If you get the feeling of déjà vu when you sit down to revise outdated materials, you aren’t alone.
Companies spend countless hours and budgeted dollars keeping their existing content up to date, whether they are refreshing product information manuals, policy and procedure manuals, training materials, website content, or the like. In fact, studies have shown that 60 percent of an organization’s stored documents are out of date or even obsolete.
Document Revision Curve
As you grab that red pen and prepare to open that binder, you’re probably wondering if there’s a way to predict or forecast your company’s materials update needs. In other words, how can you get out ahead of your company’s document revision schedule? To come up with a plan for your company, it is helpful to consider the document revision curve:
As your company brings a new product into production, starts a new training program, or creates a website, you create documentation. This is the time when the formatting and content decisions are made and when the document contains all the latest-and-greatest information available. The document is published either digitally or physically, and the master copy is stored or archived.
Maybe there were typos or minor formatting issues that got missed with the first document release. Perhaps there has been a change in the way the product is packaged, or there is some other small adjustment like a change to staff contact information. Either the organization keeps notes about those adjustments and holds them for a later revision, or it assigns someone to make the minor changes and store a new master copy. Usually, this isn’t a big effort and can be accomplished with relatively minor cost to the organization, especially when the master document has been archived.
As time moves on, change happens. Your company’s documents become more and more outdated as minor changes pile up or as major changes are rolled out. Software upgrades, new product lines, or industry regulation amendments can mean major revisions to your company’s materials. Suddenly, customers notice that your website shows outdated content, assembly instructions are going out with the wrong part counts, or your elearning course has last year’s training information. Putting off major revisions to your documentation is no longer an option—your company’s reputation and corporate liability are at stake as well as the satisfaction of your customers.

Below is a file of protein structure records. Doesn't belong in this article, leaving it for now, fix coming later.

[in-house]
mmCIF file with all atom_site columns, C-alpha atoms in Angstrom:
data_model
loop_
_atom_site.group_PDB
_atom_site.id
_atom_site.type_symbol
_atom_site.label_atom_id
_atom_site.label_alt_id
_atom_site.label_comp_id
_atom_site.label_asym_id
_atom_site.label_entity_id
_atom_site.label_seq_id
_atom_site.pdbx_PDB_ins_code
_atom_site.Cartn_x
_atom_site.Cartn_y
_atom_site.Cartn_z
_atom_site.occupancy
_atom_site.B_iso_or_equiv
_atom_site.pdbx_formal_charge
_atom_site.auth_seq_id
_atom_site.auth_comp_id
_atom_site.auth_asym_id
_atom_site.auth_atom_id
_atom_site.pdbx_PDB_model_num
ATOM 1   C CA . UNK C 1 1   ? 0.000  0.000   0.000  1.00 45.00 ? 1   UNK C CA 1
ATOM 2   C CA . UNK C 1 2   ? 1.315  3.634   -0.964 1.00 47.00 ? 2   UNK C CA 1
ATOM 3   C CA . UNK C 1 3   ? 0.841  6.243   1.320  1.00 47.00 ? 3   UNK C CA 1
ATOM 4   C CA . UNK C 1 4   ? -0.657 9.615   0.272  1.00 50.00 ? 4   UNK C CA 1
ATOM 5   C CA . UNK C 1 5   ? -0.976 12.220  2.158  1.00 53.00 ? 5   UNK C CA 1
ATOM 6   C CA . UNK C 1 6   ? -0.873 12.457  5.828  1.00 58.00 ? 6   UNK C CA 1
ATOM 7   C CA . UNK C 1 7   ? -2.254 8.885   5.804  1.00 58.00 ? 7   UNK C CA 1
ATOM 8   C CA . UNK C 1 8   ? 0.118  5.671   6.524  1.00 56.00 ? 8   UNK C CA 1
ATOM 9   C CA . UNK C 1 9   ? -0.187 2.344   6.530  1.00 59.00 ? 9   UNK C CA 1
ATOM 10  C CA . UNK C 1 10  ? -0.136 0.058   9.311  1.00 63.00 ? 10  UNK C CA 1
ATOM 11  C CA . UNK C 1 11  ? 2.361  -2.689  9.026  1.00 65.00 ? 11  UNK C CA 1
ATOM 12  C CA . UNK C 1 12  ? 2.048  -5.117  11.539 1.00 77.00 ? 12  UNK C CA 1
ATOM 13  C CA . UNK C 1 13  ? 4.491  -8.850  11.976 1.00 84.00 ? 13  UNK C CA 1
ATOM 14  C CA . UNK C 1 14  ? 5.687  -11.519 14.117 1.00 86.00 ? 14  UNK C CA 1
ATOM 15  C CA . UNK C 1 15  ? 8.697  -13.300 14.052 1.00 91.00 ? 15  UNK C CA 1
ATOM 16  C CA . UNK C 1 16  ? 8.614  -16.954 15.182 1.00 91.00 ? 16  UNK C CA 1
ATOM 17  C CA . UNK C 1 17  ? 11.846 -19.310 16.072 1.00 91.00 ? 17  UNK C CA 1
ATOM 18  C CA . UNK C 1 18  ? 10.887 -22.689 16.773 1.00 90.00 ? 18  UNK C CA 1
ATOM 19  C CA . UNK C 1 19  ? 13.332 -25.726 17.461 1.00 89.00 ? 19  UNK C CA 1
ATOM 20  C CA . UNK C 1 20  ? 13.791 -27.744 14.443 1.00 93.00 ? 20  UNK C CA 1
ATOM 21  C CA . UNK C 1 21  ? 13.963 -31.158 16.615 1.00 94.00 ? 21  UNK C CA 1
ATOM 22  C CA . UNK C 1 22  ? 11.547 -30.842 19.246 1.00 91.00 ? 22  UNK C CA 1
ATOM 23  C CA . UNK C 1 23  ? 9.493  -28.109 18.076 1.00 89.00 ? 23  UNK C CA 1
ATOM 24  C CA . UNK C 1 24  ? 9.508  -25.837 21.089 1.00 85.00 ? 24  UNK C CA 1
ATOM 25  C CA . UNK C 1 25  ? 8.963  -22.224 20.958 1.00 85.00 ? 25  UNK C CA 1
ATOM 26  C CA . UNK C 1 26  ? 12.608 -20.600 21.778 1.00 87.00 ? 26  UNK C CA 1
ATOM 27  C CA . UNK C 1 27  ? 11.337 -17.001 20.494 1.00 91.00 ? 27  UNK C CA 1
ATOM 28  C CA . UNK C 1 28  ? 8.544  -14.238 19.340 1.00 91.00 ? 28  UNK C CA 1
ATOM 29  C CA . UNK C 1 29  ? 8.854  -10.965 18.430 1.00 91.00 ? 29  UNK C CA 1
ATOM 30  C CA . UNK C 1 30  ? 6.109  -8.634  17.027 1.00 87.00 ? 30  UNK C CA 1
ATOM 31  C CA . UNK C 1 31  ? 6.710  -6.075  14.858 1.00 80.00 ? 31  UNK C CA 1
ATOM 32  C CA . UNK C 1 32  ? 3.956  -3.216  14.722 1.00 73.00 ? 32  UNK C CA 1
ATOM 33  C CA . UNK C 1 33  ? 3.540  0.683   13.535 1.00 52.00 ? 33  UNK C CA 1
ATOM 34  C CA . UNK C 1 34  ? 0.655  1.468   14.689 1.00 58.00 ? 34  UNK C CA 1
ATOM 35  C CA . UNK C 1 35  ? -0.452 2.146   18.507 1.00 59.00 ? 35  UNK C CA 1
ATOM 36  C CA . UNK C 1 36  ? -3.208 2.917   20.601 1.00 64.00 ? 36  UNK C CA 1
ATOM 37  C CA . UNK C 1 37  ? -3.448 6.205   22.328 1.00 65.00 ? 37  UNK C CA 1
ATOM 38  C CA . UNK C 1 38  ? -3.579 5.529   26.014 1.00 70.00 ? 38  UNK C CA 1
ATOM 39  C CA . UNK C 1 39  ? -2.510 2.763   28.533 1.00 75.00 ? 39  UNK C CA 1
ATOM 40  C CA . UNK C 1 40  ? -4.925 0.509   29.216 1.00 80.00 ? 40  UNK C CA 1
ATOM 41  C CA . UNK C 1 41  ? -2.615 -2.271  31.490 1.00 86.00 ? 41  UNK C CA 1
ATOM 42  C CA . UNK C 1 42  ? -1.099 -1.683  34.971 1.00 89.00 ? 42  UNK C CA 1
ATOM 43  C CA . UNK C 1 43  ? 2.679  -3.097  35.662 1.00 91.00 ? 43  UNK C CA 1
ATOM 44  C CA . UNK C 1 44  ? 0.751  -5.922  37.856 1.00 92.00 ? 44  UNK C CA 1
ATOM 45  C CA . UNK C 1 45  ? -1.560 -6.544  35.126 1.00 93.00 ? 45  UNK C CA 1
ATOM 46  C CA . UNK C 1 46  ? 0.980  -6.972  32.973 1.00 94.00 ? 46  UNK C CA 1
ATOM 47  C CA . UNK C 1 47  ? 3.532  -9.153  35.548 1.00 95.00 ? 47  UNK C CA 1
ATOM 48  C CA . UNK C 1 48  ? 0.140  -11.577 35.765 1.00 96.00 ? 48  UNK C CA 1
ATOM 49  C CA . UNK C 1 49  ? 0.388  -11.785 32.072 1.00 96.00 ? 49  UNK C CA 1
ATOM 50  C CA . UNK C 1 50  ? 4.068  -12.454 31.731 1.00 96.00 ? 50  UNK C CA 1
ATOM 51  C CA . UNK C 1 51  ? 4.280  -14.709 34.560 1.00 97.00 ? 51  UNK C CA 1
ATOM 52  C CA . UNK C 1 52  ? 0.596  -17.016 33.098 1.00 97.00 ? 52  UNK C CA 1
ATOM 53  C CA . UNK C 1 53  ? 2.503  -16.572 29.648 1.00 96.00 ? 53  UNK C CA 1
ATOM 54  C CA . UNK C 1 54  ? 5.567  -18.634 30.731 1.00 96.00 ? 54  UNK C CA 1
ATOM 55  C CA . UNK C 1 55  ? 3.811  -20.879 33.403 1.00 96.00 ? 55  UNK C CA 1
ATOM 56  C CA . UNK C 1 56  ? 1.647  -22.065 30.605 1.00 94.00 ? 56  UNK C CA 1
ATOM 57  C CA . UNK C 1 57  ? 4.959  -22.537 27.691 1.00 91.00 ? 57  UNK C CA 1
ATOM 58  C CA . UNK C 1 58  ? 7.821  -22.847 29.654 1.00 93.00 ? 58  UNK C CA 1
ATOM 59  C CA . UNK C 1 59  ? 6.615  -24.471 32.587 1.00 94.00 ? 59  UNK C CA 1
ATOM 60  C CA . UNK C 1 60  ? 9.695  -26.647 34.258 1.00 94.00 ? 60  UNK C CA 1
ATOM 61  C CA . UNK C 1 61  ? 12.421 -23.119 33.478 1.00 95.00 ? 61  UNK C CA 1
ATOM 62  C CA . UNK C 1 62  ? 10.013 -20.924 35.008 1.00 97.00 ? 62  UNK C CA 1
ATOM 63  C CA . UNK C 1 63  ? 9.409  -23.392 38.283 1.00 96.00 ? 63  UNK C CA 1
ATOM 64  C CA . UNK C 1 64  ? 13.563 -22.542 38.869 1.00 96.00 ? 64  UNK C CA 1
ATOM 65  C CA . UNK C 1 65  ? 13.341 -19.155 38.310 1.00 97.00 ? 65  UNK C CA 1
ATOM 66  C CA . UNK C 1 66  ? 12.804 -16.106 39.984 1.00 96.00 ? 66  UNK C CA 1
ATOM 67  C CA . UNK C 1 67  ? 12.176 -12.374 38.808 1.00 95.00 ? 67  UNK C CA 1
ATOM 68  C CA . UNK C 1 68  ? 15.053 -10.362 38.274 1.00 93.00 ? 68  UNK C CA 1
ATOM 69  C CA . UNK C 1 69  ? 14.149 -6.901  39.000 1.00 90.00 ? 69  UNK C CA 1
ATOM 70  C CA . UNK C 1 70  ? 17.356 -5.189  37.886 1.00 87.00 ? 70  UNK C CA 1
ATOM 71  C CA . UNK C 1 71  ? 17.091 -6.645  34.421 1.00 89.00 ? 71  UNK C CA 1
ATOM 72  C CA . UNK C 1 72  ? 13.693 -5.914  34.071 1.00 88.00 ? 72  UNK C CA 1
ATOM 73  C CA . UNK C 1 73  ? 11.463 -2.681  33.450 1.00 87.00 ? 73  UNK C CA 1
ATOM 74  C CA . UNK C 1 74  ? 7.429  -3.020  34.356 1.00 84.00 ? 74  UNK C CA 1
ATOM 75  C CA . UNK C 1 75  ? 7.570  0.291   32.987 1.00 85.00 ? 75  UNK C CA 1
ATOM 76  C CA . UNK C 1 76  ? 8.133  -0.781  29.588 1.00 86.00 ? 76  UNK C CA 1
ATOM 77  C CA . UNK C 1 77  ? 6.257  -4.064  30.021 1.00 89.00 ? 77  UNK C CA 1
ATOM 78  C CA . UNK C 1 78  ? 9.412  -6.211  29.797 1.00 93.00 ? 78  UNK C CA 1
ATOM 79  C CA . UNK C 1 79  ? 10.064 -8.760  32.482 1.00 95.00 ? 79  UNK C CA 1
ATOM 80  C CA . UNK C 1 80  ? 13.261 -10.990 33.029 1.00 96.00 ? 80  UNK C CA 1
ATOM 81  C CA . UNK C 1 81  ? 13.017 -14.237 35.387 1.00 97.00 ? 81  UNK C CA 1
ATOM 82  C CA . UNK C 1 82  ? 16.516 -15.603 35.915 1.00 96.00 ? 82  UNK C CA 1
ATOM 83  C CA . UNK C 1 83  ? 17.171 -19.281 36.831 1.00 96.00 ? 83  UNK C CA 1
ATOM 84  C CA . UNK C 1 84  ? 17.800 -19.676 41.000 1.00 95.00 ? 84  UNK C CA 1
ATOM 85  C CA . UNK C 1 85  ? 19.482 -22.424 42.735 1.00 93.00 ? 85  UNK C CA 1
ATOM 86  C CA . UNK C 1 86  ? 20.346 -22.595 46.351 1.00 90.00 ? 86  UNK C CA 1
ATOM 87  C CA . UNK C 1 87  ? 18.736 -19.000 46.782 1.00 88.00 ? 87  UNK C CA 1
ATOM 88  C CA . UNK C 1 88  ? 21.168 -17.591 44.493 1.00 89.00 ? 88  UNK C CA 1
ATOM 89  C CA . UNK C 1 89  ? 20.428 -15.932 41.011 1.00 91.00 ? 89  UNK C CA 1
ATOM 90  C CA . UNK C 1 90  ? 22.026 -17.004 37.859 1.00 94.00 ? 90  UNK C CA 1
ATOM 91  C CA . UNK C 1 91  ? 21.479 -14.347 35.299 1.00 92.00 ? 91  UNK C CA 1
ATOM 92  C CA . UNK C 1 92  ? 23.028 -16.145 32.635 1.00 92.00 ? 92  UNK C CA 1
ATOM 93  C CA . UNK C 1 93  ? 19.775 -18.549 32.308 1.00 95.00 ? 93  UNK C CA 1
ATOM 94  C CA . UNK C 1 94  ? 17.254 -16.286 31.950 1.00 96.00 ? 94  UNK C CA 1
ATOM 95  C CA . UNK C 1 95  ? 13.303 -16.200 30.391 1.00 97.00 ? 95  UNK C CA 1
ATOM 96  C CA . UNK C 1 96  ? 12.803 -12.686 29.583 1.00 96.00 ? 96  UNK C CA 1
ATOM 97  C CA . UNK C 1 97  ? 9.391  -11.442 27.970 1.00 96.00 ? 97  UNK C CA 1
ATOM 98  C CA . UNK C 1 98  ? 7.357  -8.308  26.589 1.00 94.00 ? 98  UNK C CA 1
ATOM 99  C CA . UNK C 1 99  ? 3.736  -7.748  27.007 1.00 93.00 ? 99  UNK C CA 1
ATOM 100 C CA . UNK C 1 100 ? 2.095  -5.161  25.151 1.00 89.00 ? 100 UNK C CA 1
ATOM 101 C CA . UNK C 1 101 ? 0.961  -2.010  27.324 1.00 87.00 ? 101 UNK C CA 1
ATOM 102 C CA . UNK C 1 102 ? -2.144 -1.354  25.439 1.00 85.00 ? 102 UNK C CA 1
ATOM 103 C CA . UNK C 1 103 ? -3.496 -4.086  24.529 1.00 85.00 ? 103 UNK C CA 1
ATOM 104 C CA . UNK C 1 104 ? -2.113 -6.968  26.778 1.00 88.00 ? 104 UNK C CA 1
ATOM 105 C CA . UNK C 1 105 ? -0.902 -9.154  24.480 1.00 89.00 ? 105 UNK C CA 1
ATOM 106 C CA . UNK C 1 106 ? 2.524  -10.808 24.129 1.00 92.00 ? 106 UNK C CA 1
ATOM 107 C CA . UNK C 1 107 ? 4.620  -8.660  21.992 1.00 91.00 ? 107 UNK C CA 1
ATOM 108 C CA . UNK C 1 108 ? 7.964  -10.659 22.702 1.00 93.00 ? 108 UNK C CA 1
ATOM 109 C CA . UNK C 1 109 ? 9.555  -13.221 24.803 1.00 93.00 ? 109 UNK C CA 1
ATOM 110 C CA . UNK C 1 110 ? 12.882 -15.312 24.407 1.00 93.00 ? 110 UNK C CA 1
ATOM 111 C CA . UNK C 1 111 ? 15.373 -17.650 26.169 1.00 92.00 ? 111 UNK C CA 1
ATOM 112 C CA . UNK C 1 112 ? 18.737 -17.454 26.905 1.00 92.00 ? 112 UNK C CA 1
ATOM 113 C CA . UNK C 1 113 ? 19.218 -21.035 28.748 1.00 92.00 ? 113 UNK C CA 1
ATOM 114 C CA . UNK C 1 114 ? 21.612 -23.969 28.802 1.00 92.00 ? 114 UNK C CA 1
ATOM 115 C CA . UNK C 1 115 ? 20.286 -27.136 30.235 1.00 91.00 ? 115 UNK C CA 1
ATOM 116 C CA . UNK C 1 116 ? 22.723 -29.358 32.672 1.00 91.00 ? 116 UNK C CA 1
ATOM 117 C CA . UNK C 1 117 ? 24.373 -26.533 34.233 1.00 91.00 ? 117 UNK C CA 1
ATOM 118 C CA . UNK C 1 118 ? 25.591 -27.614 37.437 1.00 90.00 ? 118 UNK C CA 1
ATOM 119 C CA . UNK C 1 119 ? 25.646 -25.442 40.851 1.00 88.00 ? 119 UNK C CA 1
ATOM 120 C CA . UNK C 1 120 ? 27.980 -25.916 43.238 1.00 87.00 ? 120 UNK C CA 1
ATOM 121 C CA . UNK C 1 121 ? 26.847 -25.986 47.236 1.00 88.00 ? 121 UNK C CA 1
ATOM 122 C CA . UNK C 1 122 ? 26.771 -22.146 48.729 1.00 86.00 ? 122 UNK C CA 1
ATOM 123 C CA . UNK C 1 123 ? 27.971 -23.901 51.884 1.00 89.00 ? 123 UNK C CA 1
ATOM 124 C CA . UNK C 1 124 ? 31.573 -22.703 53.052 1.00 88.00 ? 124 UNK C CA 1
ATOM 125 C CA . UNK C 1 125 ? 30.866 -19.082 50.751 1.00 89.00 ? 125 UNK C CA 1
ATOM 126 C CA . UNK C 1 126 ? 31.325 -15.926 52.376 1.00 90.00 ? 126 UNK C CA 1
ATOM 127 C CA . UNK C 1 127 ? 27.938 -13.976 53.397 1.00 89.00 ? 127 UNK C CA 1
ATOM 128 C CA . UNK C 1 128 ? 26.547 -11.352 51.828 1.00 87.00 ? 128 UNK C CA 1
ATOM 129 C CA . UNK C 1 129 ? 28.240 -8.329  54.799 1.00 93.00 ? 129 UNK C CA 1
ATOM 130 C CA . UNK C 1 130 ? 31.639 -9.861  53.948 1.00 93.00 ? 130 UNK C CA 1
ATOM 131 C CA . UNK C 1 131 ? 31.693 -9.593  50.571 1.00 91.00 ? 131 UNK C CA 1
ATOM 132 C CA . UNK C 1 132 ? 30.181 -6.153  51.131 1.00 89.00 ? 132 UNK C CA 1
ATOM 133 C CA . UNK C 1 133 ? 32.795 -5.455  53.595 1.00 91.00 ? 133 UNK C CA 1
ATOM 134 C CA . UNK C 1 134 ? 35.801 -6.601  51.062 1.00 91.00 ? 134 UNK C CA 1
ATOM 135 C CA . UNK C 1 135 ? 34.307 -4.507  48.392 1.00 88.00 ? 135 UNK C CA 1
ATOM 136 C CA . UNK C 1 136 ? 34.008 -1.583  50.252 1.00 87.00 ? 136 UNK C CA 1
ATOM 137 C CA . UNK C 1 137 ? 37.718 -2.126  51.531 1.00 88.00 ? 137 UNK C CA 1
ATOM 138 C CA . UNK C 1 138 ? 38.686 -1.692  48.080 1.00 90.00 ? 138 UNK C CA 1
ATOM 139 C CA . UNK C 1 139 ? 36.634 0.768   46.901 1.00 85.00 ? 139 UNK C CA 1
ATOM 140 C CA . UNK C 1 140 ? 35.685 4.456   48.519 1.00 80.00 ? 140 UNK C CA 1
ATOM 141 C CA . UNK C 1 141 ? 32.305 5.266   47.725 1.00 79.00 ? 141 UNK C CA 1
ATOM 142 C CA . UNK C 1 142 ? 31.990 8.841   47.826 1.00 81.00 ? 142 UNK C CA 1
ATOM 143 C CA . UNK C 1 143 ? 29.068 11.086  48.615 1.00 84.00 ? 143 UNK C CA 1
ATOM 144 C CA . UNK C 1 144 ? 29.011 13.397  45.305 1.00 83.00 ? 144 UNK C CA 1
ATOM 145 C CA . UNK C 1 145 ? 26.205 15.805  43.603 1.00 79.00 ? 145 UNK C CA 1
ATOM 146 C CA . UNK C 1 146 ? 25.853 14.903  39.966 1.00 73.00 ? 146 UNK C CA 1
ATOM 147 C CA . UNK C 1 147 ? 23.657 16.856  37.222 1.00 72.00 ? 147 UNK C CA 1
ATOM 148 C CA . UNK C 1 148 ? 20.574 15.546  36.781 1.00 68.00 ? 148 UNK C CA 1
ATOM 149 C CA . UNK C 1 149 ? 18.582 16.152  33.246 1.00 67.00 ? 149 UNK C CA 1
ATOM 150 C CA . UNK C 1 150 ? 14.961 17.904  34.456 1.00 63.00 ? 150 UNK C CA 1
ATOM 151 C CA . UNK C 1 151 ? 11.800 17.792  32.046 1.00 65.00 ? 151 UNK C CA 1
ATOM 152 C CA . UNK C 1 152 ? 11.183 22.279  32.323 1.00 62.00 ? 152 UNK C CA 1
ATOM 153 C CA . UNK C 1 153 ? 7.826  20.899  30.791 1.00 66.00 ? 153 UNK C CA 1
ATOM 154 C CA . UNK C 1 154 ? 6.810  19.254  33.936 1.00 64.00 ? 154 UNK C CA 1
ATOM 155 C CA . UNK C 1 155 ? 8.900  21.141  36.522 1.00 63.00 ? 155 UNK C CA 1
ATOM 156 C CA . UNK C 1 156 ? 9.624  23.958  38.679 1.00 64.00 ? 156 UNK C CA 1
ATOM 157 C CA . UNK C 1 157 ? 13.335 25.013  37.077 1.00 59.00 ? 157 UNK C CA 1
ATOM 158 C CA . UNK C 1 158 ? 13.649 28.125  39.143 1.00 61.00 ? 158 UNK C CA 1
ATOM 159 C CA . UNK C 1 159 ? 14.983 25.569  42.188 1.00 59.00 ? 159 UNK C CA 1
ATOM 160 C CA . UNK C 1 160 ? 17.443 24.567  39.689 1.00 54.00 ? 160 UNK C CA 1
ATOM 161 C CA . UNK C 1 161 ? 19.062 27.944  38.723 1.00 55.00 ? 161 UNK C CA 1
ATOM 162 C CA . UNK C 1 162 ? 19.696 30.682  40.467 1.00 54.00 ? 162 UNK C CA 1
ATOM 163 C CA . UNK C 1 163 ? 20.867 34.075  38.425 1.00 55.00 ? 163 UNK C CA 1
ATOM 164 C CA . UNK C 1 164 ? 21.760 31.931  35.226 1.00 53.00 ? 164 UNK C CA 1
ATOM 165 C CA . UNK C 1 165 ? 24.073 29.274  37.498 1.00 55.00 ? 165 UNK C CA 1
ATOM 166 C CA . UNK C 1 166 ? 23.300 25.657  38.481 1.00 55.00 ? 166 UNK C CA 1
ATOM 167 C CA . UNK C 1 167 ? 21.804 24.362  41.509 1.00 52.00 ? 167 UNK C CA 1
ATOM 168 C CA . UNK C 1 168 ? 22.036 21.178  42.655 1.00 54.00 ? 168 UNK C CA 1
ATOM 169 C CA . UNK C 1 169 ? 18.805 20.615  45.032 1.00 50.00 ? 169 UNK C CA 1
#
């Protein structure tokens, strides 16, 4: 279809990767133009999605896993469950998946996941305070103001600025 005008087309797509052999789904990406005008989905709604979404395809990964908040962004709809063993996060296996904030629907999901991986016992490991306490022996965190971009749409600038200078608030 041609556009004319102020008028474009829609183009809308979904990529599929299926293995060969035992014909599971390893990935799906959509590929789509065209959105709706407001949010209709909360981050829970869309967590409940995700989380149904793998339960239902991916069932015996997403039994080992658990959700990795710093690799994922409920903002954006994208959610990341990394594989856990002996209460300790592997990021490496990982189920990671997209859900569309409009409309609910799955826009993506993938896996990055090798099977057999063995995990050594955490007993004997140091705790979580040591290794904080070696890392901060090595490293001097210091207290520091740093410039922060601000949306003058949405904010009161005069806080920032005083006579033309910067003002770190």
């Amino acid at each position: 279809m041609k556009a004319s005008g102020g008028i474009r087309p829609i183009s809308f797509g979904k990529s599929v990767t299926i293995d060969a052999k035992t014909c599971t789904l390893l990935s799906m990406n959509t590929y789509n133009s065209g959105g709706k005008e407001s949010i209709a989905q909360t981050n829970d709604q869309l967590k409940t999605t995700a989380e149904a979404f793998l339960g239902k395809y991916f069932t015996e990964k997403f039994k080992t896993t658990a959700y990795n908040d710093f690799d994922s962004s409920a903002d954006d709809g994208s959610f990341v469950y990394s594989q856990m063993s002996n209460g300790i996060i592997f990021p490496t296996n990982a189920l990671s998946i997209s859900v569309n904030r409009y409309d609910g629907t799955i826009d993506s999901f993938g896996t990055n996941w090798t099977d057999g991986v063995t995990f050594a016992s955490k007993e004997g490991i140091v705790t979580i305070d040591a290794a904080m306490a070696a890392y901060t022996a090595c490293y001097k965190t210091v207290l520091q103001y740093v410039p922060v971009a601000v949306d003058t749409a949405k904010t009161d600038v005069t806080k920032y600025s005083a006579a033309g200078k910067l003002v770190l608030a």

Tips for Planning Updates
The best time to begin planning for document revisions is immediately upon release of a new document. Some general rules of thumb to follow when planning document updates include:
- Software: Online help and user guides should be reviewed at least annually. If you know that your organization is planning a new software release, proactively meet with the subject matter experts, and nail down documentation revisions so you aren’t scrambling to catch up afterward.
- Safety or operating manuals: Any type of manual that demonstrates a workflow, safety procedure, or manufacturing process should be updated whenever there are process changes. If there have not been any changes, then an annual review of all documentation should be scheduled to ensure nothing has been missed.
- Personnel manuals: Changes to training requirements or human resource procedures should always prompt a revision of employee manuals. Again, an annual review is recommended if there have been no recent adjustments.
- Organizational policies and procedures: Any major changes to the company organization charts should result in a documentation review. Otherwise, plan to check every six months to determine whether there have been management turnovers, title changes, or revisions to reporting structures.
- Websites: Website content has to be fresh and up to date. Review information every three months at a minimum—more often if your industry is rapidly changing.
- Instructor-led training and elearning: Training materials often need to be refreshed annually to stay current on standards and best practices. While some information is universal and timeless, much of the course content can quickly date itself by its reference material, technology in which it was created, and other time-sensitive components.
At ProEdit, we’re ready to help your organization plan for and stay ahead of the content revision curve. Contact us, and we’ll help you be proactive with your company’s content update process.
Source: Roger Evernden and Elaine Evernden, Information; First (Oxford, UK: Elsevier, 2003).